The first concern is that this study used only 8 female type 1 diabetics. 8 is a very small number of subjects and only one gender brings up some questions as to the generalizability of the finding. Another study, by Smith et al , found there is a difference in isoprene levels in relation to gender - in fact males have higher isoprene levels. So the sample was not representative of the population as a whole, and in future studies many more subjects need to be included.
Since isoprene is one of the most common VOCs (Volatile Organic Compound) in exhaled breath, if the dogs are alerting based on isoprene they must be alerting to a certain amount of the isoprene (otherwise they'd be alerting all the time), but this data does not support that.
The data shows that the isoprene in the breath is significantly higher around 2.8 mmol/L (approximately 50 mg/dL). When a subject's glucose is between 3-5 mmol/L (54-90 mg/dL) the isoprene levels are much lower. Many DADs are trained to alert to levels such as 80 mg/dL and below (4.4 mmol/L), when the isoprene levels are actually quite low. So then why are the dogs alerting? Additionally, the isoprene levels are not linear, with isoprene levels increasing as glucose levels decrease, so it is not that the dogs begin to alert at a certain threshold of isoprene.
It appears that the isoprene level increases solely during hypoglycemia at 2.8mmol/L. If the dogs were only alerting during hypoglycemic events such as at 2.8 mmol/L, then it would make sense that they are responding to isoprene. But that's not the case, the dogs can begin alerting at 80mg/dL or 70 mg/dL, or 100mg/dL, depending on what the diabetic chooses to train their dog for. DADs are absolutely not perfect - they miss alerts and sometimes false alert, but a well trained DAD is capable of alerting much more accurately than what the data suggests if they were only alerting to isoprene.
For argument's sake, let's assume that the dogs were capable of alerting to the specific level of isoprene. The issue with this is that the study by Smith et al  claims there are other variables that affect isoprene levels such as physical activity and subject gender. In another study  Smith et al specifically studied isoprene in relation to age and stated, "There is a clear increase in the mean breath isoprene concentration with age for the young cohort with a doubling of the level about every 5–6 years until it reaches the age-invariant mean level of that for adult cohort." So if the isoprene levels vary between subjects based on their age, activity level, and gender, how could the dogs possibly be accurate in alerting to different people? DADs have to actually be taught to not alert to other people with out of range blood sugars - whatever substance they are alerting to must be consistent among everyone. And if they are alerting accurately to strangers, then the stranger's levels of this unknown substance must be consistent with the dog's handler's levels when the dog alerts. If the quantity of isoprene varies significantly between subjects, then the dogs would not be able to accurately alert to out of range blood sugars to people other than their handler, except in very few cases. Furthermore, trainers that use their own or another diabetic's low blood sugar saliva samples to teach the dogs to alert would have a low success rate when the dog is transitioned to its permanent handler because that person's isoprene levels could be very different from the samples the dog was trained on since the samples would probably have been from a person of a different, age, gender, etc.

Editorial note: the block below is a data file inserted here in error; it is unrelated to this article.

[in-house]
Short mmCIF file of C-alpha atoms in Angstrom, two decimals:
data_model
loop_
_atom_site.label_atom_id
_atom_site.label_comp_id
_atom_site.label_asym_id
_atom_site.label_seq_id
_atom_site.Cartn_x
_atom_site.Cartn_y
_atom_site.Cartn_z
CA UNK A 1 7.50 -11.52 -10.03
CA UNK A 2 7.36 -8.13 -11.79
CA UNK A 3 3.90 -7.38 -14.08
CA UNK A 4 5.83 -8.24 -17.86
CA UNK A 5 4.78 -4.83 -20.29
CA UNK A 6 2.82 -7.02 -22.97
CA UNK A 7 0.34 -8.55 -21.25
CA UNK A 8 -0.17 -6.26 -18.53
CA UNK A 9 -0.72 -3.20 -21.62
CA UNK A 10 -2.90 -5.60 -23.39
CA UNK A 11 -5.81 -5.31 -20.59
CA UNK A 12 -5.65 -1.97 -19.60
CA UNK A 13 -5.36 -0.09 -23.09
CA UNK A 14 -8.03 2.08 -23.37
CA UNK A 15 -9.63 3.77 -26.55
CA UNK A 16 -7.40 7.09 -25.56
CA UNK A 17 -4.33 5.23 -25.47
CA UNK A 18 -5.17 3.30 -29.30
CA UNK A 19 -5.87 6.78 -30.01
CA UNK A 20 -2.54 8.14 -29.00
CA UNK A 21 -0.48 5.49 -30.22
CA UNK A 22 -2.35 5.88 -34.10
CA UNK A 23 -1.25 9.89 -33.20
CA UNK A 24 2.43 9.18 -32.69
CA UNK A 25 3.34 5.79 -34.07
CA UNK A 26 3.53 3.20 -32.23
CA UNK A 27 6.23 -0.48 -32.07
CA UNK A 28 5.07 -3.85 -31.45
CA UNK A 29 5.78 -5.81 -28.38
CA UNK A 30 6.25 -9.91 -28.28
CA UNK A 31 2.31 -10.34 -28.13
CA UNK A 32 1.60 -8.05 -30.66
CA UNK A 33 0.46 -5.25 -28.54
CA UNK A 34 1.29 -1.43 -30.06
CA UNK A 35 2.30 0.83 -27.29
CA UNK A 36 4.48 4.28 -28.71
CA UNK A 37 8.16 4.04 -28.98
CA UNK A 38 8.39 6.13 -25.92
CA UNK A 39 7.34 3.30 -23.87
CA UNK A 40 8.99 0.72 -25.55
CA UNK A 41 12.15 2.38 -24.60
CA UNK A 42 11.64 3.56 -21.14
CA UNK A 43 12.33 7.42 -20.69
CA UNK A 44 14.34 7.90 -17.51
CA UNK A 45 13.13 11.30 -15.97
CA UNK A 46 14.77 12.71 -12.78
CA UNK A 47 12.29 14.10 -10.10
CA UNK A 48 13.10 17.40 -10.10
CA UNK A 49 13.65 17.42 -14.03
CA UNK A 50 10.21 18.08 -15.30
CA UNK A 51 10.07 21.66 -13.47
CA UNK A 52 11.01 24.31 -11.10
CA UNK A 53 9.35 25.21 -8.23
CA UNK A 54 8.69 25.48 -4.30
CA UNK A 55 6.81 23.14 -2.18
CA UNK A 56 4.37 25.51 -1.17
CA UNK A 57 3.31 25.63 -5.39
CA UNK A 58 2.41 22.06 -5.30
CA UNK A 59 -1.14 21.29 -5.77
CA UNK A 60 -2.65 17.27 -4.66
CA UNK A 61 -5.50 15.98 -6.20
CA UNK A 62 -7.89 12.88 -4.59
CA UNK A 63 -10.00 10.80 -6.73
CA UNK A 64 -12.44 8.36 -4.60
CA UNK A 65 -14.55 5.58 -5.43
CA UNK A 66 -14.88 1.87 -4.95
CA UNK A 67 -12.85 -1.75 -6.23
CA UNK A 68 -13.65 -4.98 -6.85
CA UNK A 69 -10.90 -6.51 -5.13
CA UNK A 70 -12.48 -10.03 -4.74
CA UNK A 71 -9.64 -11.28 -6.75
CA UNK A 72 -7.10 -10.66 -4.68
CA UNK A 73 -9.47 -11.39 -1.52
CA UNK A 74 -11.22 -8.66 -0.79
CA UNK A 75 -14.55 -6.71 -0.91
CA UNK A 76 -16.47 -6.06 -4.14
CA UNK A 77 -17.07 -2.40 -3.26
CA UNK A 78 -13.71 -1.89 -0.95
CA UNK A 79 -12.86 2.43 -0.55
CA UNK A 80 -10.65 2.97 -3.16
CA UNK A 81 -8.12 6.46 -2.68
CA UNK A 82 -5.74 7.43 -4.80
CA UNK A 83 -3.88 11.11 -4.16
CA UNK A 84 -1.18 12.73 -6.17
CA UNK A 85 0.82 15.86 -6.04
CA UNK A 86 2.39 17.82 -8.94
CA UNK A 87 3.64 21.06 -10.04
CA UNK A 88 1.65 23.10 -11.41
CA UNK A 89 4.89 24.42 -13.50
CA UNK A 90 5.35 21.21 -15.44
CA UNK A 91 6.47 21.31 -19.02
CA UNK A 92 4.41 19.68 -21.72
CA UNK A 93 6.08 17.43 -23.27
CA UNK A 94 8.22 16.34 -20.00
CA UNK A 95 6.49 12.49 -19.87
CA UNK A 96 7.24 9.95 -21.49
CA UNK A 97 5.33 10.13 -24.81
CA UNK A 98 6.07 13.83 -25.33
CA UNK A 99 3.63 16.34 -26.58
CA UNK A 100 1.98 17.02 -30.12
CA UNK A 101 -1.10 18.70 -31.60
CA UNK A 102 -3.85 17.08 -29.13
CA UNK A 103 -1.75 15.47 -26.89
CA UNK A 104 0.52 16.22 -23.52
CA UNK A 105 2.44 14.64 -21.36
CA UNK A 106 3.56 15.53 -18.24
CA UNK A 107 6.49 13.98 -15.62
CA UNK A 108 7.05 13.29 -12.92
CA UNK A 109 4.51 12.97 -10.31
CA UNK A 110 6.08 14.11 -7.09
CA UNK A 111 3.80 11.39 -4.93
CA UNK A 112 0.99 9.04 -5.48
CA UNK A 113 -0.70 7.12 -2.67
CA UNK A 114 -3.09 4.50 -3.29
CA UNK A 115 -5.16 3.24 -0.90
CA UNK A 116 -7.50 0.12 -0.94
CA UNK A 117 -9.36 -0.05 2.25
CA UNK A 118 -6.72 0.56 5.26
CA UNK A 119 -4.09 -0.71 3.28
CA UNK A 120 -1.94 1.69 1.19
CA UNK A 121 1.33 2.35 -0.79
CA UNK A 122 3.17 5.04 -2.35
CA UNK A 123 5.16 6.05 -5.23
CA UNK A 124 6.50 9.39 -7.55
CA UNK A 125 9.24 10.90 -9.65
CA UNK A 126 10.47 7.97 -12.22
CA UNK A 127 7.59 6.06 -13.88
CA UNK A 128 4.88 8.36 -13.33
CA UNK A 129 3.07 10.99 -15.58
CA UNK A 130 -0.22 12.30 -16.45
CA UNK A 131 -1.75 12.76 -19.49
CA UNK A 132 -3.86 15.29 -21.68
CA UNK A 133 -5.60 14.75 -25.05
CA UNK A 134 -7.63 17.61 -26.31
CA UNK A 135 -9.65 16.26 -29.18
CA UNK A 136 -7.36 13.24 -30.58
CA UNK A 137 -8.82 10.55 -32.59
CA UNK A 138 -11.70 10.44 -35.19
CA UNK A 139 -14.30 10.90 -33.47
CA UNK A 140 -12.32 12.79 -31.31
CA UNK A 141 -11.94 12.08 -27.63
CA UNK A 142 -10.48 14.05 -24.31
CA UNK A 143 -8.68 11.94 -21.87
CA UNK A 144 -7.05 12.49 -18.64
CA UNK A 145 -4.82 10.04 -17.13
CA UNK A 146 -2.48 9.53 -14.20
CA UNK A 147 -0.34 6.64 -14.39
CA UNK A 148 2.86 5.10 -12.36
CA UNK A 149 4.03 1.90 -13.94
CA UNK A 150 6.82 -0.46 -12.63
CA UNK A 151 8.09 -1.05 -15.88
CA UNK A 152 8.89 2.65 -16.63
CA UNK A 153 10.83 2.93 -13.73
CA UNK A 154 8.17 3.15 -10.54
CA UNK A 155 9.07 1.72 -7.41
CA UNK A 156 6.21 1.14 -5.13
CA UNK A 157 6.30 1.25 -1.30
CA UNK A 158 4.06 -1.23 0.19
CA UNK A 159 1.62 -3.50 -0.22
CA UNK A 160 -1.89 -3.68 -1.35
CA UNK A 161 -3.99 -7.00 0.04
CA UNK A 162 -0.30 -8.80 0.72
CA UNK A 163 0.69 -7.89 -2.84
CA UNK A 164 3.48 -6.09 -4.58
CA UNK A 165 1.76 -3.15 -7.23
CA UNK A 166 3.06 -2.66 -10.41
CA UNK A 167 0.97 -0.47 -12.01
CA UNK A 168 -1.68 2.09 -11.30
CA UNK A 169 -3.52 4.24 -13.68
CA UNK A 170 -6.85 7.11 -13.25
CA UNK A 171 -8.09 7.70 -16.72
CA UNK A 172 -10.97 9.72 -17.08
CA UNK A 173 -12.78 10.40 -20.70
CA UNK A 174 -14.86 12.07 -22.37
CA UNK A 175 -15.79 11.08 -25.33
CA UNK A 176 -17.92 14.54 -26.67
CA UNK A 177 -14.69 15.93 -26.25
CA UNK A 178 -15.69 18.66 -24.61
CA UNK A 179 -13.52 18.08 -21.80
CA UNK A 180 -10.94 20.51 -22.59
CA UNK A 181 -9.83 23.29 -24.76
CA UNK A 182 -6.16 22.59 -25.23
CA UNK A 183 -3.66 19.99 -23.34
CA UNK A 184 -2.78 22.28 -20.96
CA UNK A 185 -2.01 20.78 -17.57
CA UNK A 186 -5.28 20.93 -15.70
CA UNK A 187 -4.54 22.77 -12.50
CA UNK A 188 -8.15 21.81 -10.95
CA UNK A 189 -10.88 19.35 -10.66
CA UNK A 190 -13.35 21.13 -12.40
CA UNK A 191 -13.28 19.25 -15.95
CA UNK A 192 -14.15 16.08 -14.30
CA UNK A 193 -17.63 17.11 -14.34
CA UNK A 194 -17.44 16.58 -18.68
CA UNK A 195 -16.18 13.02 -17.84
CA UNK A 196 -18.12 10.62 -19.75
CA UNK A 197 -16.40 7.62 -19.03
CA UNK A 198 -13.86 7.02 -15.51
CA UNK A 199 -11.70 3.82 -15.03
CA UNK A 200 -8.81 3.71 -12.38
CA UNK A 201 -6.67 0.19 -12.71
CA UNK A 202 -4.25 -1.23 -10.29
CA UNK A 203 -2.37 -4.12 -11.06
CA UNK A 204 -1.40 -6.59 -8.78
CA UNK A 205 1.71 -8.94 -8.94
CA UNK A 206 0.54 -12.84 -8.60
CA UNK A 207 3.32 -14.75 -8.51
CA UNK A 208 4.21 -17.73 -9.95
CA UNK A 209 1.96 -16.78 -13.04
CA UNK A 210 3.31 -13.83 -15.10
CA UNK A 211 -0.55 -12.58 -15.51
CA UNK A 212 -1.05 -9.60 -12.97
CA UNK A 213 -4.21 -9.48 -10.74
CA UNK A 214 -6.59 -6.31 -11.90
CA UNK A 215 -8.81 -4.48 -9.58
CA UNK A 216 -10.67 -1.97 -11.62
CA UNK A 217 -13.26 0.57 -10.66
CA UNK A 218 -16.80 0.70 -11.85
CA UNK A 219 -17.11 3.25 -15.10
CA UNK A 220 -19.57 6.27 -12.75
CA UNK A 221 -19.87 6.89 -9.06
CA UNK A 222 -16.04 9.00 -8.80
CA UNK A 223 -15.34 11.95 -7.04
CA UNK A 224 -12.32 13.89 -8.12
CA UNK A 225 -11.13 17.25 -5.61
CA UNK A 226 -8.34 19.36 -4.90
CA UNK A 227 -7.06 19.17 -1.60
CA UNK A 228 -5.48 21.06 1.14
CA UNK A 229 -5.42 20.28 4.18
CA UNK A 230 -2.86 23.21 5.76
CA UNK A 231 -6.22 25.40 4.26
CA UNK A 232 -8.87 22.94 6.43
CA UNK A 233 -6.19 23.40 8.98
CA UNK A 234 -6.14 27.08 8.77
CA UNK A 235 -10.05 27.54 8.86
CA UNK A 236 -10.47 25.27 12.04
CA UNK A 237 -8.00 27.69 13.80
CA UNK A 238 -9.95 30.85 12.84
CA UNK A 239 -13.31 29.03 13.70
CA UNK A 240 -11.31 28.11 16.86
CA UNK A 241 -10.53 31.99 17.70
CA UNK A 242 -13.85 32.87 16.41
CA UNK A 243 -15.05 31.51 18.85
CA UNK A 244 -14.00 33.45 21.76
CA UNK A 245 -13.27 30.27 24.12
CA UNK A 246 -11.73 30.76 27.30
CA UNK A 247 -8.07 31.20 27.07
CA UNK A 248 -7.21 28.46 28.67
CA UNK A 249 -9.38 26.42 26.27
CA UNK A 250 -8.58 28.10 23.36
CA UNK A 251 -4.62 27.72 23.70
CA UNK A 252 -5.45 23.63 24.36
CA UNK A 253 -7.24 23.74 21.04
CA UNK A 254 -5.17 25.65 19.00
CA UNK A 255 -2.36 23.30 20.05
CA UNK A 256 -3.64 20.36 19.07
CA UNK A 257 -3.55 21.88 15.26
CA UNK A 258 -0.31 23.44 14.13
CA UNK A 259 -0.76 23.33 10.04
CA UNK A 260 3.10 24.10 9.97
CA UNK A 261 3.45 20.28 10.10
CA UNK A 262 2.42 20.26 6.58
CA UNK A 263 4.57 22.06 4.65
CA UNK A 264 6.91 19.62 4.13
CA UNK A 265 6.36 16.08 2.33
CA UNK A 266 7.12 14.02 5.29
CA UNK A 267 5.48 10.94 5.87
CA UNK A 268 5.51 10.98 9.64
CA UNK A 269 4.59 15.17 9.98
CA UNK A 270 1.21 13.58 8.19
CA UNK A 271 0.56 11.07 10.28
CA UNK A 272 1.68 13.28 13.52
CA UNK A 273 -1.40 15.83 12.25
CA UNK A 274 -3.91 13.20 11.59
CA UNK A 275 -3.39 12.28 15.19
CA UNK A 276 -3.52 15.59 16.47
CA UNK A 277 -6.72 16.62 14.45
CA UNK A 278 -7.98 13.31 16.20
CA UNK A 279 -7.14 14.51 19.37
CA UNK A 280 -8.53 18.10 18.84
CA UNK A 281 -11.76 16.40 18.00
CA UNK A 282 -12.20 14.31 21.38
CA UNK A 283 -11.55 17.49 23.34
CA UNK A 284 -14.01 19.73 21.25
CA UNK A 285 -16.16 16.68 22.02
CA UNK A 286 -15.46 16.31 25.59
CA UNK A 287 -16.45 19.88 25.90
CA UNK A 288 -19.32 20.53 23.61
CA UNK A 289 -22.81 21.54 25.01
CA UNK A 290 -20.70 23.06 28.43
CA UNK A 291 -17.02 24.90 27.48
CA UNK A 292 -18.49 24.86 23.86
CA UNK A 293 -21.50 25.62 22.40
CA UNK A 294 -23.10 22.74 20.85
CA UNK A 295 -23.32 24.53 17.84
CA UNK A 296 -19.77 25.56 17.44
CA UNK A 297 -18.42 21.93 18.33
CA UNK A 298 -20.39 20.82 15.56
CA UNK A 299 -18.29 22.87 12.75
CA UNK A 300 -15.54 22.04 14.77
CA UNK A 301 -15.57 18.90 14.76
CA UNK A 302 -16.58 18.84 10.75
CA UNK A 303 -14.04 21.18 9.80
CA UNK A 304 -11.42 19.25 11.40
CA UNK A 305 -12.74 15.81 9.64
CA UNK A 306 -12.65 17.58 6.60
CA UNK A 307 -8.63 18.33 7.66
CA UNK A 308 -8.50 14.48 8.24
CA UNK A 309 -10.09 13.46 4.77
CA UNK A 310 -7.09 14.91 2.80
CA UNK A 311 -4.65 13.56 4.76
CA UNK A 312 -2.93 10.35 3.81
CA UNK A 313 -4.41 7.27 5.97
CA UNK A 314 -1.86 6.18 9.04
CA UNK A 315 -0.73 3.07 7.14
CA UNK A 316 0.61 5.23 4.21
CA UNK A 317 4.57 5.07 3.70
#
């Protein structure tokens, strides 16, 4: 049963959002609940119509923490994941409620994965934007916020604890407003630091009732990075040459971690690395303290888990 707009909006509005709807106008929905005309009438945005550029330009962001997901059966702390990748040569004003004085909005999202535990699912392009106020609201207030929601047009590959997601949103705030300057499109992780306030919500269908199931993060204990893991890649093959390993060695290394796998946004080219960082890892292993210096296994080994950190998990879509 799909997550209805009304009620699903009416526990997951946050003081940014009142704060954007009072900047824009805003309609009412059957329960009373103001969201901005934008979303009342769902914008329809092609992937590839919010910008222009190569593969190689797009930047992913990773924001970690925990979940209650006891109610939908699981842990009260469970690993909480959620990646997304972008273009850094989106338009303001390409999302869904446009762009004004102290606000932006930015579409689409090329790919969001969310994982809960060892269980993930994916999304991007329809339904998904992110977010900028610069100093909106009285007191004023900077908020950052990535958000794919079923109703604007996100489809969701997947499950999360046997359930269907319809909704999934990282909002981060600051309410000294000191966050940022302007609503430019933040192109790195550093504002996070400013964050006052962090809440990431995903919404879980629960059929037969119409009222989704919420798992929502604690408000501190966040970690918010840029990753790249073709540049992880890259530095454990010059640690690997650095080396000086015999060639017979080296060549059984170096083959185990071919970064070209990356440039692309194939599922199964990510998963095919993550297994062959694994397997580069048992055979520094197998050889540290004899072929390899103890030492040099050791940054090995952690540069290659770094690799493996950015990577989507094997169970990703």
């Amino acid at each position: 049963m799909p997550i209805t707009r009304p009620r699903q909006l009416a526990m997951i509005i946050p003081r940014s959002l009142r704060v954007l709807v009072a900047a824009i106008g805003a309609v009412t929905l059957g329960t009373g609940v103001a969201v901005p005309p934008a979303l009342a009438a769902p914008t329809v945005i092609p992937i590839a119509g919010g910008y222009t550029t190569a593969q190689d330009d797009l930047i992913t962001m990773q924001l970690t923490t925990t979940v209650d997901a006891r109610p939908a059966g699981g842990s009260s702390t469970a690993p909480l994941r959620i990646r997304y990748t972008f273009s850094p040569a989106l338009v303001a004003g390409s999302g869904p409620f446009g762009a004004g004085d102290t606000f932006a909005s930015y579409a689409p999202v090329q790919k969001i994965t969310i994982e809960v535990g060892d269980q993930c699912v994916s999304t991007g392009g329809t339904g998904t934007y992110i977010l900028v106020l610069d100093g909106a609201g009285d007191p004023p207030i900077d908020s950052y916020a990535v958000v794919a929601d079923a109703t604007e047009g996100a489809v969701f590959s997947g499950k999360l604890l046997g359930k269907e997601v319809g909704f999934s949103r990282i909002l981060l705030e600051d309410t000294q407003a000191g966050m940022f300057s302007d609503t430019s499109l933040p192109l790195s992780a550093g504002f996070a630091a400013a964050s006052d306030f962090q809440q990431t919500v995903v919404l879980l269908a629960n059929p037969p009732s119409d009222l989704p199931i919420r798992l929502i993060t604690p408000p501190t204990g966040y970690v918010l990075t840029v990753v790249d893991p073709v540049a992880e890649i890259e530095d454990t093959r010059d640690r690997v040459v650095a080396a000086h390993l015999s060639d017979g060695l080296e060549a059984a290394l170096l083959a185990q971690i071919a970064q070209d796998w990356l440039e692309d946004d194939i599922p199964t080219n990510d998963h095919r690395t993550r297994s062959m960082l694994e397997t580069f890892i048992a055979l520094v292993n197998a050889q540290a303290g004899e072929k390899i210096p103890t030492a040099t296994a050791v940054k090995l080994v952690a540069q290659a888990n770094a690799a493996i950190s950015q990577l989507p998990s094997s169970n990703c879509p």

My next question regards high blood sugars. Once a dog is taught to alert to low blood sugars, she then alerts to highs completely on her own. If the dogs are only alerting to isoprene, why are they alerting to highs? The data shows that when a subject's glucose is 10 mmol/L, the isoprene levels are not high, nor when it is at 11 mmol/L. So what data would the dog have to prompt them to alert? It's possible that they are alerting to a different scent for a high blood sugar (as we are even capable of smelling extreme high blood sugars) but even then, what causes them to randomly begin alerting to that scent on their own?